“Sleepwalking” by Amy Bloom
If “The Eldest Child” breaks your heart, then “Sleepwalking”, from psychotherapist Amy Bloom’s first collection “Come to Me,” will stop you breathing. In my edition, the moment comes 13 pages in. You think you know where you are, and you’re ignoring the faint, creeping sense of dread and then, in an awful, inexorable rush, it happens. The brilliant thing about this story is that Amy Bloom doesn’t leave it there: like the best of Greek tragedies, she forces you to look, and look, and look.
“Forever Overhead” by David Foster Wallace
An entirely different tone now: the most tender coming-of-age story you’ll ever read. “Forever Overhead” comes as a shock and a relief in the tangled, tortured, brilliant collection Brief Interviews With Hideous Men. On one hand, it’s about a young boy deciding to dive from the highest diving board at the public swimming pool one slow, hot day at the end of the summer. On the other hand, it’s about… everything.
“Brownies” by ZZ Packer
Another coming-of-age story from her first, and to-date only (come on ZZ!) collection “Drinking Coffee Elsewhere.” A high-spirited young Brownie pack from Atlanta, Georgia go to summer camp, where they become convinced that a group of white girls are racially abusing them. But there’s an unexpected twist. The story is both playful and profoundly serious, and asks all sorts of questions about the confusions of growing up and the complications of friendship.
“Boxing Day” by David Park
I’m really torn here for my final story. I was about to write about one by a criminally under-read writer, Katherine Anne Porter, and the title story from her recently-reissued Collected stories: “Pale Horse, Pale Rider”. It’s about a young woman hallucinating in a hotel room in Colorado in the influenza epidemic of 1918, as she lingers at the gateway between life and death. It’s an astonishing story. But North American writers, I suddenly see, are over-represented in my list.
I could go instead with Zimbabwean Dambudzo Marechera’s jagged, brilliant “The House of Hunger”, or I could attempt to answer the question I’m always asked and always make a hash of: what is my favourite Irish short story (today it’s a toss-up between Claire Keegan’s “Walk the Blue Fields”and Sean O’Faolain’s “Lovers of the Lake”). But I’m going to choose, instead, a brand-new story from a brand-new collection from Northern Irish writer David Park, who published his second collection of stories, “Gods and Angels,” on the very same day that my “Multitudes” was published. The second story in the collection, “Boxing Day”, is about a father taking his truculent teenage son on the boy’s annual visit to his estranged, mentally-ill mother. The story is almost unbearably tender. The collection is worth buying for this story alone.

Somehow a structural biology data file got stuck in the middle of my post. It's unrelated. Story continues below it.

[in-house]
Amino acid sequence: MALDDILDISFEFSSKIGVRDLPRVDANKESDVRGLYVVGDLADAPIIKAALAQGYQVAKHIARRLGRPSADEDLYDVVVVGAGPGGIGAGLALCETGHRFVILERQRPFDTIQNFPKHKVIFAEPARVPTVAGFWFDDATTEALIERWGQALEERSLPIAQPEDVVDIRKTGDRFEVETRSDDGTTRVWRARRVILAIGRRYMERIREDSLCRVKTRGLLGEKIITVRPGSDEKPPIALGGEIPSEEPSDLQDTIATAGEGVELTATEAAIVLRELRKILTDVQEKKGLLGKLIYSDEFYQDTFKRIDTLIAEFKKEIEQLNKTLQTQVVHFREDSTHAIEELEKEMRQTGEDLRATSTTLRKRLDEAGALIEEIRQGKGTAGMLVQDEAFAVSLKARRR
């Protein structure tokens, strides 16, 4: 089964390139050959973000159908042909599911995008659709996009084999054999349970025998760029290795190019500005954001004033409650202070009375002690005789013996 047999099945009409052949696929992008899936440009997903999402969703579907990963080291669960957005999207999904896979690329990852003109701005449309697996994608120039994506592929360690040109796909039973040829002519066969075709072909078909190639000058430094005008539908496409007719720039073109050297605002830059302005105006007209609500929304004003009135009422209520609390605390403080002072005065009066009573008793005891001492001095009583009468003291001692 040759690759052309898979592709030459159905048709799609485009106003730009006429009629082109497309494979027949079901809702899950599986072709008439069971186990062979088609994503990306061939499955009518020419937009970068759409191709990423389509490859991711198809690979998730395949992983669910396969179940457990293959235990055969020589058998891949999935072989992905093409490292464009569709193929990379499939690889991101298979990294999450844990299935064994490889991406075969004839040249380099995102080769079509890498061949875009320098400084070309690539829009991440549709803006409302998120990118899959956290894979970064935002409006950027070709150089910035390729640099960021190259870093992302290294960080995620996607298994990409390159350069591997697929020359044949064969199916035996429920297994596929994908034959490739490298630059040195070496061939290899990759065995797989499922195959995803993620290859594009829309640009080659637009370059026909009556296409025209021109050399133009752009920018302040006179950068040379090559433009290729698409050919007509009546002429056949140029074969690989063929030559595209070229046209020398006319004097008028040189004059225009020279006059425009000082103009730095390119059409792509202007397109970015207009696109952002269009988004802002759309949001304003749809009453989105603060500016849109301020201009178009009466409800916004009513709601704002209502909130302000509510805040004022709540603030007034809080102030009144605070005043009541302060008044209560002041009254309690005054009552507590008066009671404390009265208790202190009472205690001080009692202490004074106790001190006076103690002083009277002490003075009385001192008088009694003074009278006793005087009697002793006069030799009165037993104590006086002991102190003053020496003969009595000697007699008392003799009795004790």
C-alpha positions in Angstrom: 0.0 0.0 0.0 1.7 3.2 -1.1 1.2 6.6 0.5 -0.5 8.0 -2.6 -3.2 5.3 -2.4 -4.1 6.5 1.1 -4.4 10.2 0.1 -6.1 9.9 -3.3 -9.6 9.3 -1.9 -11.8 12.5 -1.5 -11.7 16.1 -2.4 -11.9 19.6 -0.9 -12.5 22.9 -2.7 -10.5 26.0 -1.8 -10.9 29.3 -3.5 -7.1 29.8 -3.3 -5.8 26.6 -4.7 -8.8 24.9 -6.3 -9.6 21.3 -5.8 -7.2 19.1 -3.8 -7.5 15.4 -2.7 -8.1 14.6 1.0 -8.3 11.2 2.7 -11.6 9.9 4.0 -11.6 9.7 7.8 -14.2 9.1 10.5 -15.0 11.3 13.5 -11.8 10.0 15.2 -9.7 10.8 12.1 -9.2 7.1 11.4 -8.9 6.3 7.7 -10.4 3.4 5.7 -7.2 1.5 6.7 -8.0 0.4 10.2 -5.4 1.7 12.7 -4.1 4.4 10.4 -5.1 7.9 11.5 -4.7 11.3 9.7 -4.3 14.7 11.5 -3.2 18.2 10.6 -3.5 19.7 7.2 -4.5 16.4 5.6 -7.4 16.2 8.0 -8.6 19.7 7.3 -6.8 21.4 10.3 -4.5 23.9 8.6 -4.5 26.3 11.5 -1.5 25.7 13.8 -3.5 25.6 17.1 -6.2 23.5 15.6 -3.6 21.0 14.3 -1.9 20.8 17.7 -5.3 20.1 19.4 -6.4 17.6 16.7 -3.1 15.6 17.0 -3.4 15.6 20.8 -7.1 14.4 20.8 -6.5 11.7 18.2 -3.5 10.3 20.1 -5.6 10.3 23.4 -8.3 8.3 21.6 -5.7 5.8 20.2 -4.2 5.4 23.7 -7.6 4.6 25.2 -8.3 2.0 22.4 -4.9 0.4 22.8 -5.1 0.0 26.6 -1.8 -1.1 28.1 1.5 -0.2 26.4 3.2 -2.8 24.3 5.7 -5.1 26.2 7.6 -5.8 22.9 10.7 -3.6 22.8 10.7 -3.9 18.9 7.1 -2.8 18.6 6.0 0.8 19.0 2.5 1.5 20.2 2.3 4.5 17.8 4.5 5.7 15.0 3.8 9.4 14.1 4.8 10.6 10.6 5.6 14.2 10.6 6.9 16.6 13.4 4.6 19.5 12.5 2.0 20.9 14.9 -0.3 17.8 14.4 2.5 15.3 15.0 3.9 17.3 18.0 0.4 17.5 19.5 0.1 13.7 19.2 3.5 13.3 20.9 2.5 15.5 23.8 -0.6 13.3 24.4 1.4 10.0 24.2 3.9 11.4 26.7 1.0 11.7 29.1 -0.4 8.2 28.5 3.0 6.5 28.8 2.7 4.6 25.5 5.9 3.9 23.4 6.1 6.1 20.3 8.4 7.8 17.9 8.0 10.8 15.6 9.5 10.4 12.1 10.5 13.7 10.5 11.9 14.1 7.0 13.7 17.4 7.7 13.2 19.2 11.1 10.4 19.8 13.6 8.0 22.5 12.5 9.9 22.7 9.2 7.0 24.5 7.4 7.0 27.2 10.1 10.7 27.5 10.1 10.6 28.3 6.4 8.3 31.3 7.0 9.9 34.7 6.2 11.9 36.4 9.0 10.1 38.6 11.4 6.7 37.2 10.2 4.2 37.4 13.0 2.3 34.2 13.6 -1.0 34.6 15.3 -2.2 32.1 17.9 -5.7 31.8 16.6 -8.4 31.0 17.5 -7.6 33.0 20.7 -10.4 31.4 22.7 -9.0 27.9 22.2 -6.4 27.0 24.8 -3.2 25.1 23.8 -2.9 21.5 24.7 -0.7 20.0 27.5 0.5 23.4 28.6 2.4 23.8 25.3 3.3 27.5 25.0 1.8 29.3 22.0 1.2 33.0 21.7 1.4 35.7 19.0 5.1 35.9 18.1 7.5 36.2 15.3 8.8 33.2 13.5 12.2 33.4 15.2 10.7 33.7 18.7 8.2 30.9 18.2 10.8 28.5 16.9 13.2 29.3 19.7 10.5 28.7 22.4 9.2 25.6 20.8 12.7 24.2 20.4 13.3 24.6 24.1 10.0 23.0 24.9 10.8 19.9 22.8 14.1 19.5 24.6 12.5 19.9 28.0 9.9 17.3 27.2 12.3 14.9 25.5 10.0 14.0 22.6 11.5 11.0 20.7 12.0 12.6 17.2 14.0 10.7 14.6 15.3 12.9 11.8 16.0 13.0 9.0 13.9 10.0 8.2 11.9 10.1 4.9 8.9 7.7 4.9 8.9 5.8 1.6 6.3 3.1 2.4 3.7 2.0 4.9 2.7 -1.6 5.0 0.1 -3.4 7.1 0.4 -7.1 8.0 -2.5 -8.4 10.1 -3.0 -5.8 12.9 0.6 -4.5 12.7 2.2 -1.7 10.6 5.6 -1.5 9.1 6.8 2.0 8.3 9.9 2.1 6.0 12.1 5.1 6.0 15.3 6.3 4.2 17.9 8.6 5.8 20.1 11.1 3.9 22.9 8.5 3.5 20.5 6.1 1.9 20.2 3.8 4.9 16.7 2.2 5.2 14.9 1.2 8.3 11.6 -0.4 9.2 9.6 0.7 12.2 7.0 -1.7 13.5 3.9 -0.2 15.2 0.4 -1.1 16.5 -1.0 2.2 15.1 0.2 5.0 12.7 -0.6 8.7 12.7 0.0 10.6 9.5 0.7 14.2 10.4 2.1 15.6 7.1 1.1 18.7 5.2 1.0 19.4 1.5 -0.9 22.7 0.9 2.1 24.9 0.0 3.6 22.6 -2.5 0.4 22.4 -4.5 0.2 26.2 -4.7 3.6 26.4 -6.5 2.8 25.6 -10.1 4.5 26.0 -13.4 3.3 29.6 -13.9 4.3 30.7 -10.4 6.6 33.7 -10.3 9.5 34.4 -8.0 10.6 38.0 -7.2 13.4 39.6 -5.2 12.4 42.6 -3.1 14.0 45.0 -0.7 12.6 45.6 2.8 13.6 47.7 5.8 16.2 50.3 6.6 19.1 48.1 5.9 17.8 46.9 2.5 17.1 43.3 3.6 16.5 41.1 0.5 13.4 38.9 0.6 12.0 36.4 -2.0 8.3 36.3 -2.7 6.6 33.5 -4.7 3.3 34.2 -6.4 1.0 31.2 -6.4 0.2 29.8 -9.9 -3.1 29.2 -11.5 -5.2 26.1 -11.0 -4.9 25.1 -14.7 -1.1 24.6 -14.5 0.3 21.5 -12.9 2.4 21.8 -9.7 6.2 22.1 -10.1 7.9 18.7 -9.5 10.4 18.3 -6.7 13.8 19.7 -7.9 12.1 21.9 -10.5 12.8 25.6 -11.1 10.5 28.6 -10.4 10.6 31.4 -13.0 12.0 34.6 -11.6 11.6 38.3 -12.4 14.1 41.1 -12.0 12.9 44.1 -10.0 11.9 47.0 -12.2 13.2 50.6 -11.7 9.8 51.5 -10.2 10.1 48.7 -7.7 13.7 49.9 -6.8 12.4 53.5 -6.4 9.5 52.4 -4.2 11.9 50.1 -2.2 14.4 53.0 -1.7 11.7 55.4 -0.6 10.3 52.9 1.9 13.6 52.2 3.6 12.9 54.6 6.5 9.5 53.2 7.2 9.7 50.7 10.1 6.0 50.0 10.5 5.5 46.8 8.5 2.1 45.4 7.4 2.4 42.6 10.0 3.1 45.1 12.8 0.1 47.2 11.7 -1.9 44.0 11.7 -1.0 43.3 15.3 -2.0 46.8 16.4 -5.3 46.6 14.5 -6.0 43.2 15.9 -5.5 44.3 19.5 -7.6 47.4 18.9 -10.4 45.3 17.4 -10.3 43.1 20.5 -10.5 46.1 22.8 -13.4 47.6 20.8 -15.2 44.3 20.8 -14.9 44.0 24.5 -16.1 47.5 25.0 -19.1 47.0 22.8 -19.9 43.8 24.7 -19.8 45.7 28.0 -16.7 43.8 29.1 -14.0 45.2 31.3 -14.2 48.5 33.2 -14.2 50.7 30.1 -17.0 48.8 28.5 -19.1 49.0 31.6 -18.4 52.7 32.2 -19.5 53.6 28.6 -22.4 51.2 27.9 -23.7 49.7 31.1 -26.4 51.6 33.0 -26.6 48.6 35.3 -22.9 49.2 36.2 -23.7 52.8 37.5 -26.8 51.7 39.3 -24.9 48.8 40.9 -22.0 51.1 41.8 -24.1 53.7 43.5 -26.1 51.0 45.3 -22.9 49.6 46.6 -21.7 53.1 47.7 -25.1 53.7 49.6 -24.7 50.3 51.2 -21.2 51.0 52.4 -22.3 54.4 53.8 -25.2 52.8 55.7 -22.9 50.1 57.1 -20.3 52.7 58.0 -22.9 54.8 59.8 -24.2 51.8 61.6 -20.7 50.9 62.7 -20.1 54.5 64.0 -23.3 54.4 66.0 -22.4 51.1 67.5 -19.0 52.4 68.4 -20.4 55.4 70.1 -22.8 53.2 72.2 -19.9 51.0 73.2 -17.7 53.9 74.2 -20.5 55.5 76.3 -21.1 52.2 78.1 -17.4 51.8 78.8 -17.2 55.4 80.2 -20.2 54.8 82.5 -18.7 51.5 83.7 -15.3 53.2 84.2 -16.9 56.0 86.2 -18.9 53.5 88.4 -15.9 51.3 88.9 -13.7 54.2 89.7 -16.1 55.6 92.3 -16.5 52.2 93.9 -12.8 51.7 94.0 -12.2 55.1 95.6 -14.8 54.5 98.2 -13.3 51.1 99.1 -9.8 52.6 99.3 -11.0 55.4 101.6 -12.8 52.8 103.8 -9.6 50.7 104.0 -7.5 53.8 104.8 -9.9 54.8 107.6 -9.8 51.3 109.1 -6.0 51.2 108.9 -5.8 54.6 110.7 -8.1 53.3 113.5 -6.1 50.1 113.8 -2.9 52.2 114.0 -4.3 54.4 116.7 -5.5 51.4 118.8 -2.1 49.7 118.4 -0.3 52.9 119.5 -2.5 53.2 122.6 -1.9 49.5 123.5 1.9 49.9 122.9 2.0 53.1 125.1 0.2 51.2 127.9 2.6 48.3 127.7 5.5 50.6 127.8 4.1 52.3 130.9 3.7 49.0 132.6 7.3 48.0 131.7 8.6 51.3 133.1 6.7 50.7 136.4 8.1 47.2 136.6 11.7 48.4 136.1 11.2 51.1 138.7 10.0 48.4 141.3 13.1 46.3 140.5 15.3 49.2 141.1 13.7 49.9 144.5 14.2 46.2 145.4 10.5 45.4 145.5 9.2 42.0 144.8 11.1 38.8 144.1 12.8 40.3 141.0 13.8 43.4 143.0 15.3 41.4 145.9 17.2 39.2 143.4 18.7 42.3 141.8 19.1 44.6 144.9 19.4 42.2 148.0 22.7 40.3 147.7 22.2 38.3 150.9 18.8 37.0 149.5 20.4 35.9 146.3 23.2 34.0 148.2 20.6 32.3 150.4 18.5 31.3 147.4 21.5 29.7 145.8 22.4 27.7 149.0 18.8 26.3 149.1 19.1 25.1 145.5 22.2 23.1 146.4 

ABOUT THE AUTHOR
Lucy Caldwell was born in Belfast in 1982. She is the author of three novels and several stage plays and radio dramas. Awards include the Rooney Prize for Irish Literature, and the Dylan Thomas Prize. She was shortlisted for the 2012 BBC International Short Story Award for ‘Escape Routes’ and won the Commonwealth Writers’ Award (Canada & Europe) in 2014 with ‘Killing Time’, both of which are collected for the first time in her new collection, “Multitudes.”
Source: This article first appeared on May 11, 2016 in the Faber & Faber blog: http://www.faber.co.uk/blog/on-why-short-stories-matter/
ABOUT FABER & FABER
Faber & Faber Limited, often abbreviated to Faber, is a prestigious independent publishing house in the United Kingdom. Faber, founded in 1929, has published some of the most well known literature in the English language, including William Golding's Lord of the Flies. Poet T. S. Eliot was once a Faber editor. Poets published by the company were known as the Faber Group. The company’s American branch of the London company, was sold in 1998 to the Holtzbrinck company Farrar, Straus and Giroux, which now operates as part of the Macmillan Group.